More commonly known as Pacífico, this Pilsner-style beer was first brewed in 1900 when three Germans opened the Cerveceria del Pacífico brewery in Mazatlán. Like its cousin Corona, Pacifico is characterized by slightly skunky aroma and flavor that is enhanced by the addition of a lime. Though it may not score highly on many beer websites like Beer Advocate, this is one of the beers locals are most fond of. Drink this one while sitting at the beach on the Mexican Riviera with a plump lime wedge and forget about the world for a while.

 

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Monastic Brews: Doppelbock

Monks have been brewing beer since the Middle Ages. The best known of the monastic brews are the Dubbels, Tripels, and Quadrupels of the Trappist monks in Belgium. But, the brethren in Germany also had a hand in brewing ales with the Doppelbock. Most beers are brewed by the Cistercian, Benedictine, or Trappist orders.
For the most part, monks brewed weaker beers that they drank with meals since water was rarely drinkable in its pure form in Europe. But, they also brewed stronger ales that they brewed especially for holidays and then would sell to the public. But, one style of beer, brewed by Italian monks living in Munich, Germany of the Order of Saint Francis of Paula (Paulaners), brewed a strong beer for their own needs.

Doppelbock was born of need to sustain the Paulaners through the fasts of Lent. During the Lenten season, monks were forbidden to partake of solid food. So, to see to their nutritional needs a strong, grain-heavy beer was developed. This beer was so thick with grain that it was nicknamed “liquid bread.” But, because the beer was so sweet and satisfying, the monks began to wonder if they should be drinking and enjoying it so much during Lent. So, in an attempt to gain the blessing of the Holy Father for their Lenten practice, the Paulaners sent a cask of the strong brew to the Holy See in Rome. On the journey the beer was jostled and subjected to extremes in temperatures that caused it to go sour and taste vile. Upon tasting the brew, the Pope deemed it disgusting and worthy of Lenten penance. So, without hesitation, he approved the beer as a drink for Lent due to its vile nature. Little did His Holiness know that the brew was actually quite tasty when not subjected to the extremes of travel.

The Paulaners continued producing the brew they named Salvator after their Savior from the mid-1600s until 1799 when Napoleon Bonaparte, under his policy of secularization, dissolved the monastery and thus the brewery.

Six years passed before the Dopplebock style re-emerged when a private brewer by the name of Franz Xaver Zacherl, the owner of the Münchener Hellerbräu, rented the old Paulaner brewery and began producing the Doppelbock for Lent again. But, again, the style came under fire with the law when villagers complained that partakers of the brew were too lively. But, Franz persisted and in 1837 King Ludwig I himself made a proclamation that Salvator should be available and the brewer left alone.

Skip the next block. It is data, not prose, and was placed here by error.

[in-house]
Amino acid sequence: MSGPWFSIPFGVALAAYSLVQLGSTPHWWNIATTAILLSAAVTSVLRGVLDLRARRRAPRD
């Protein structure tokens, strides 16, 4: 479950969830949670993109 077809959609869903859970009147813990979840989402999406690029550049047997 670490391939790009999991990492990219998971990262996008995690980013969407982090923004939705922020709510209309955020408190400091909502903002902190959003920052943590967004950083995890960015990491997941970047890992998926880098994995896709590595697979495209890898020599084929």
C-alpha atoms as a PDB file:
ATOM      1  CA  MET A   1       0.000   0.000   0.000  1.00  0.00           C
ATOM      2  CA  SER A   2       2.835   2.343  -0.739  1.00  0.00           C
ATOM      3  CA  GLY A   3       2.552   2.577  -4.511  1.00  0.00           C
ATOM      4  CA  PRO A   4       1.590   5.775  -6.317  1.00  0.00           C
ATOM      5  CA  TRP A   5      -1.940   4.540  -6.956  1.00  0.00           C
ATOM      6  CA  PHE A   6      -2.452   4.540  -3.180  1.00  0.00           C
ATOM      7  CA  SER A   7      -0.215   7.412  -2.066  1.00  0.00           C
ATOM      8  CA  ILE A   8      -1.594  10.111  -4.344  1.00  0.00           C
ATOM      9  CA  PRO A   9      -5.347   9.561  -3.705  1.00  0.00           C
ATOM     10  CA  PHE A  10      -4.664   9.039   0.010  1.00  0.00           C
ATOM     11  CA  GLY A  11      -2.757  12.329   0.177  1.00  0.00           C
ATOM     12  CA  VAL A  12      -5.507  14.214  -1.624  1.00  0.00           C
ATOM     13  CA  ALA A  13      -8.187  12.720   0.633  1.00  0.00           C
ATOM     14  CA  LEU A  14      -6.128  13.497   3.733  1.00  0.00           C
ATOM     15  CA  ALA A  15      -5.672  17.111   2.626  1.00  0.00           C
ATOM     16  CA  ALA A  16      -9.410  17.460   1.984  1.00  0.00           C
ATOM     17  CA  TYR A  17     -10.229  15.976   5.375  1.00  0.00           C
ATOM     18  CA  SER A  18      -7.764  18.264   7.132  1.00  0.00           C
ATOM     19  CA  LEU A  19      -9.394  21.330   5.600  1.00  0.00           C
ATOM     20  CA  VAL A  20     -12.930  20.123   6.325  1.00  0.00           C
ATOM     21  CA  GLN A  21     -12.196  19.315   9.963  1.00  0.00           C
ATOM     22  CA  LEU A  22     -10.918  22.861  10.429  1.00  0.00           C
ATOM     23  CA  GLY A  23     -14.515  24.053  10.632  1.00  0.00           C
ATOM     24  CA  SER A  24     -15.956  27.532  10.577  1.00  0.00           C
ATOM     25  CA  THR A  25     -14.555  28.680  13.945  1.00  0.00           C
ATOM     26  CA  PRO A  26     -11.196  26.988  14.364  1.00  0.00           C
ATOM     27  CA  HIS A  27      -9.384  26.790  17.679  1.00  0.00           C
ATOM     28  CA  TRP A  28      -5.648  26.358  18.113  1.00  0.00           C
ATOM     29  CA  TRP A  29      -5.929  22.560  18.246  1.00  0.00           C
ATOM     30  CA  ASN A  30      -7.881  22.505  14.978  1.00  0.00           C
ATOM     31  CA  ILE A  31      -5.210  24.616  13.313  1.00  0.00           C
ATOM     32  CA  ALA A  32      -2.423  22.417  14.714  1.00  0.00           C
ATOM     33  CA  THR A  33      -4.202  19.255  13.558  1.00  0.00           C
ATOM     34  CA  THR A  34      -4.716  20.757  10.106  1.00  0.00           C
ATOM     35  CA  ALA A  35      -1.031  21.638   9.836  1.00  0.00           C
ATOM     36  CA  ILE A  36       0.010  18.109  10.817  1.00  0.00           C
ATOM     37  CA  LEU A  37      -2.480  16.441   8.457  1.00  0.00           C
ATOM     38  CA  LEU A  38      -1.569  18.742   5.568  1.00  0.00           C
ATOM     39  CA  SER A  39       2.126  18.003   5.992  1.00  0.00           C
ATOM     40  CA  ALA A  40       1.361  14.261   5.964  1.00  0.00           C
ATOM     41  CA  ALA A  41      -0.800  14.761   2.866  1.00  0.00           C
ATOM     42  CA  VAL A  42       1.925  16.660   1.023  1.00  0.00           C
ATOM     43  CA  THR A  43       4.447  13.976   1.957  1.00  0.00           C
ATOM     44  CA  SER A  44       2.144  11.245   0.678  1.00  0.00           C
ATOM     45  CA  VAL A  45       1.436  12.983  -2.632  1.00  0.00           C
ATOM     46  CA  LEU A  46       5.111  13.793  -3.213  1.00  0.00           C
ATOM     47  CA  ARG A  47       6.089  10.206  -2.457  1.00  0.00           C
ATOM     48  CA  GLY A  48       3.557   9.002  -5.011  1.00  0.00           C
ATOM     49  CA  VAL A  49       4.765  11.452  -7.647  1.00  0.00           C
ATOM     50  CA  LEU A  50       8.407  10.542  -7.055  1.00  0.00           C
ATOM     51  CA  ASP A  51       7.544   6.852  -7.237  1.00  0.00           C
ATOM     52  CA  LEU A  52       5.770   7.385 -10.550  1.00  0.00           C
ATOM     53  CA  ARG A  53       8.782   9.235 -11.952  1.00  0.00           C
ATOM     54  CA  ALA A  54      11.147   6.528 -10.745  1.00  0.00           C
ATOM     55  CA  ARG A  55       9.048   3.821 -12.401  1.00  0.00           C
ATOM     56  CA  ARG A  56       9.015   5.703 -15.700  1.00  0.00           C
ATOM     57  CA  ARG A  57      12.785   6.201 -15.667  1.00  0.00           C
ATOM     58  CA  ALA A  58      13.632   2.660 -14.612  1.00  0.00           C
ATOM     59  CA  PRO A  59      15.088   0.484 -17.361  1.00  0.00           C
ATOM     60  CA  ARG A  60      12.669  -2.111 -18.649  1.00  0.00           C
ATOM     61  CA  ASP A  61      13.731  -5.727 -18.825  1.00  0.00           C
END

Soon other Doppelbock beers were brewed by competing breweries, but out of deference to the original, most were named with the –ator ending to their names.

Every spring, near March 19, a beer festival takes place that is less known than Oktoberfest, but is said to be better, called Starkbierfest (strong beer fest) takes place in Munich. This springtime festival is based on Doppelbock brews rather than the Marzen style at Oktoberfest. During this Lenten celebration, the weather is cooler and the tourists are more scarce. But, the Bavarian culture is alive and well.

The beer is still brewed according to the old methods by the brewery known as Paulaner after the monks who founded it over 350 years ago.

Until Next Time

Long Live the Brewers!

Cheers!

Marc Wisdom

 
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Posted by on March 27, 2012 in Beer, Beer Education, Beer Festival, Imports

 

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Who was St. Patrick?

By the end of the week everyone will be wearing green and making merry for the yearly tradition of St. Patrick’s Day. This year, the holiday falls on a Saturday, which means that the party will start Friday night and continue until Sunday. Green eggs, corned beef hash, and boiled cabbage will be consumed with unfortunately green beer. Those who are a bit more discriminating will opt for a traditional Irish brew like Guinness or Murphy’s. We’ll talk more about the beer in a bit. But first, what do you really know about St. Patrick’s Day?

St. Patrick himself, oddly enough, was not even Irish. He was born to British aristocrats in 390 A. D. The family owned several homes and many slaves. As a boy, he had no interest in Christianity – to the chagrin of his devout family – and rarely attended services. But, when he was 16, his world took a terrible turn as he was kidnapped and forced into slavery in Ireland tending a heard of sheep. Partially to escape the horrors of slavery, Patrick turned to the religion of his parents and became a deeply-believing Christian. It was after his conversion that Patrick heard a voice in a dream instruct him to escape his bonds and return to Britain. He did and was subsequently ordained as a priest. The voice returned and commanded him to return to Ireland to bring the Christian faith to the island. On March 17, 461 A. D., Patrick died after an arduous life of beatings and ridicule and was largely forgotten by most of the Irish. But, due to his hard work, Christianity had caught on in Ireland.